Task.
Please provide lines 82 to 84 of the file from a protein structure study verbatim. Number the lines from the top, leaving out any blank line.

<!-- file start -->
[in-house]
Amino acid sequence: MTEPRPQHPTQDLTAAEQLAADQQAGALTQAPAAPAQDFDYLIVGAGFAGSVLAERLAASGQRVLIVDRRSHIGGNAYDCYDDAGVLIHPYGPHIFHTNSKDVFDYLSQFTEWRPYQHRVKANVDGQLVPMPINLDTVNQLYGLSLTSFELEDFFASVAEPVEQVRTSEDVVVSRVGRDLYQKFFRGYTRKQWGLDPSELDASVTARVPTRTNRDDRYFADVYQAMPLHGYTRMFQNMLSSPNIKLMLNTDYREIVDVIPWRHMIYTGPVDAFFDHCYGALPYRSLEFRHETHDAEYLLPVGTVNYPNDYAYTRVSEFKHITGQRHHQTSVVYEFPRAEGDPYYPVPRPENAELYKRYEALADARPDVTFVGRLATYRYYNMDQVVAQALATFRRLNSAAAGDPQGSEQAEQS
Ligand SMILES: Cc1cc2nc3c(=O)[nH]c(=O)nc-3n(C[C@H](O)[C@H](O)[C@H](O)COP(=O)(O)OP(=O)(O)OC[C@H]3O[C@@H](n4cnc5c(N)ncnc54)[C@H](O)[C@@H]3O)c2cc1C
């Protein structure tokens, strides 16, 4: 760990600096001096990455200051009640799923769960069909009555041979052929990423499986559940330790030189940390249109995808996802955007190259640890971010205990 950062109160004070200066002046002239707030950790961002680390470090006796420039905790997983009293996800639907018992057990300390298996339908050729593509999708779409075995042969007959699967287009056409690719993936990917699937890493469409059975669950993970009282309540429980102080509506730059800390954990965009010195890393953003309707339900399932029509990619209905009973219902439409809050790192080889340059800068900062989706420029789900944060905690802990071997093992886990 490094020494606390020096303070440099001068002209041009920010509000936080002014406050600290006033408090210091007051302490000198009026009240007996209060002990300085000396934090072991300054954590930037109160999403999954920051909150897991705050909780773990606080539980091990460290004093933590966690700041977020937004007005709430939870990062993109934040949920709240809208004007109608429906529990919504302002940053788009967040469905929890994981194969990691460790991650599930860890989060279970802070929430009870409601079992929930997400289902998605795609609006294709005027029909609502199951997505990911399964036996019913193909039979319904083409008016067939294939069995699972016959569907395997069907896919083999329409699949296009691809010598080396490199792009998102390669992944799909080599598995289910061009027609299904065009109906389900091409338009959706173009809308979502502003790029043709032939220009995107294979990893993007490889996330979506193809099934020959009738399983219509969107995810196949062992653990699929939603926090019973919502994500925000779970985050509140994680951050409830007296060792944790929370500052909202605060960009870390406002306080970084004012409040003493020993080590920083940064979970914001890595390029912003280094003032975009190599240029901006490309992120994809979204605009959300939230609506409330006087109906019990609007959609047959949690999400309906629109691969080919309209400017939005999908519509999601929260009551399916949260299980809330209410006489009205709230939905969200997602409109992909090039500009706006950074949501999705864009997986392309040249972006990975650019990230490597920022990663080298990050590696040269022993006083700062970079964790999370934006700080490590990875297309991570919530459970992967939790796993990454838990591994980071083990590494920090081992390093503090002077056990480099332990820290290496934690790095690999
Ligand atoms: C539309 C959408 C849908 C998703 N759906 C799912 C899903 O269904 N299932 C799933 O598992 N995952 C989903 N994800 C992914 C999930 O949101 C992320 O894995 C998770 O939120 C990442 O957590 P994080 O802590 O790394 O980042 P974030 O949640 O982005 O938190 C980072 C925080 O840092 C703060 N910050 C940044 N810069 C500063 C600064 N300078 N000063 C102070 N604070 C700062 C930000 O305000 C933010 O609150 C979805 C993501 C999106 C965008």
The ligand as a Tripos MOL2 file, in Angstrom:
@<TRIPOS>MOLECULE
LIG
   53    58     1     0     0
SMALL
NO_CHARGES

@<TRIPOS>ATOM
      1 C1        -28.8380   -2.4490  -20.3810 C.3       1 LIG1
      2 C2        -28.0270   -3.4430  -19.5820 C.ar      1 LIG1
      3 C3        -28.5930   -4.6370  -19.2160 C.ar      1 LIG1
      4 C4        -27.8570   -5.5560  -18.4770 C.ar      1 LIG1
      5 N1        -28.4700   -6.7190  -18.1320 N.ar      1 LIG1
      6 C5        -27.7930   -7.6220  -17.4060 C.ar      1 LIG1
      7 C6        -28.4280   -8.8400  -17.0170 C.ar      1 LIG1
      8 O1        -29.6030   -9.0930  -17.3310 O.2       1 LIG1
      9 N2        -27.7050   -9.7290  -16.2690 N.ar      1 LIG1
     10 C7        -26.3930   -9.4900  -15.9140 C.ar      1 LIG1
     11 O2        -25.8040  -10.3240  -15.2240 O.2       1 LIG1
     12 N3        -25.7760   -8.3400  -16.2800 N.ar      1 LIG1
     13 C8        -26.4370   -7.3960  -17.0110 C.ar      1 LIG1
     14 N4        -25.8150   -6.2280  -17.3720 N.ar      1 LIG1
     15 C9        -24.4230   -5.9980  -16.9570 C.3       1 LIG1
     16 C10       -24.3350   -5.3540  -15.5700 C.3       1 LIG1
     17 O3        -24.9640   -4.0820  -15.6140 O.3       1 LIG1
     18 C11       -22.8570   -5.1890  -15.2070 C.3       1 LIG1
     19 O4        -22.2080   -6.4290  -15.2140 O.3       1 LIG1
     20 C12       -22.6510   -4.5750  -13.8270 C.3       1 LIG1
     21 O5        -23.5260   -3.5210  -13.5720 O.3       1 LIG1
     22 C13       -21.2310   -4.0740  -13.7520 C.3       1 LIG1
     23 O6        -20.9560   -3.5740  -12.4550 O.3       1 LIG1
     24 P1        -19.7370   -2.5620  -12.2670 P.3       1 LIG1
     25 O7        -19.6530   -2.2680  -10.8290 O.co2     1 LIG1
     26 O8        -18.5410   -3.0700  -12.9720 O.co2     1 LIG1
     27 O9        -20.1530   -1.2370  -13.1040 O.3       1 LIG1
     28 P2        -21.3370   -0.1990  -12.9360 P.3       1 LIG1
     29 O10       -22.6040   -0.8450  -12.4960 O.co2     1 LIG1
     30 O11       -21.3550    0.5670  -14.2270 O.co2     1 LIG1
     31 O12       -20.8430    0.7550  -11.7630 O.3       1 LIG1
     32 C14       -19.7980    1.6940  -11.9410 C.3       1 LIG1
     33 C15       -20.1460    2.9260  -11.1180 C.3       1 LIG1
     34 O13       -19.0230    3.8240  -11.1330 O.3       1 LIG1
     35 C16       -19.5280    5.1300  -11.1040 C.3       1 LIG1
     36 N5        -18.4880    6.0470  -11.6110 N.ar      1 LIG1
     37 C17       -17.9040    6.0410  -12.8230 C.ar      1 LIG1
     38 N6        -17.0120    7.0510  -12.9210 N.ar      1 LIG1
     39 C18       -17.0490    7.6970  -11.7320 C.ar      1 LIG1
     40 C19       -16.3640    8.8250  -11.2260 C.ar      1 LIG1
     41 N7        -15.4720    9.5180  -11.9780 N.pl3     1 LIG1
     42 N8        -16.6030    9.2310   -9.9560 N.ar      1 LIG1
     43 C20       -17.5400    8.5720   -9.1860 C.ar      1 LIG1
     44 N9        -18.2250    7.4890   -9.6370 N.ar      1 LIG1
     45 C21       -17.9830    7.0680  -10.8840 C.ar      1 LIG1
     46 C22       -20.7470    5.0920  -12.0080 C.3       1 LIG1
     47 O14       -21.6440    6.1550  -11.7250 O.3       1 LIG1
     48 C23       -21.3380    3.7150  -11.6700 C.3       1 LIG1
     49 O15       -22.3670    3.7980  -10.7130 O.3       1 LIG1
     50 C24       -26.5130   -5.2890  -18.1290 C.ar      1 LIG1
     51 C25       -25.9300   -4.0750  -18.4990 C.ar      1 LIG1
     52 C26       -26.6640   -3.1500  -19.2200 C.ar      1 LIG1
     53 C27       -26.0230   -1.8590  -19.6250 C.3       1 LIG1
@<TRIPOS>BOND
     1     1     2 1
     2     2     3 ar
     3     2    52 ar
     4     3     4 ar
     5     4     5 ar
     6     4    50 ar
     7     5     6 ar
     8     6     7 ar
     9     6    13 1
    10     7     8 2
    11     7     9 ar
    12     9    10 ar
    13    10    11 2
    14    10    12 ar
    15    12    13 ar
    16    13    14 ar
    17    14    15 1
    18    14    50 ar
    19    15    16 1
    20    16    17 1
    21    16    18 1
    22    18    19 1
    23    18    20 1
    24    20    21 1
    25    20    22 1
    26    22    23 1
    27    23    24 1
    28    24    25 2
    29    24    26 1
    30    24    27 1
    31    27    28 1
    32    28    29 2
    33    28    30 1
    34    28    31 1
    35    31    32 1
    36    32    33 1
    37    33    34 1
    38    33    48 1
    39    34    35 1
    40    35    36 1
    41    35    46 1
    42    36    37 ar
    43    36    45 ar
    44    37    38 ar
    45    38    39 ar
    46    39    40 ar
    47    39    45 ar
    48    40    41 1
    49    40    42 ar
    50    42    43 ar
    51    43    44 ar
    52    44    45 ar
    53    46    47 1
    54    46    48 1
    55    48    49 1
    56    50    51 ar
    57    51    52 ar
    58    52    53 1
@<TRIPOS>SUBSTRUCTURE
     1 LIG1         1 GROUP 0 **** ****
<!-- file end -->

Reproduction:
    16    13    14 ar
    17    14    15 1
    18    14    50 ar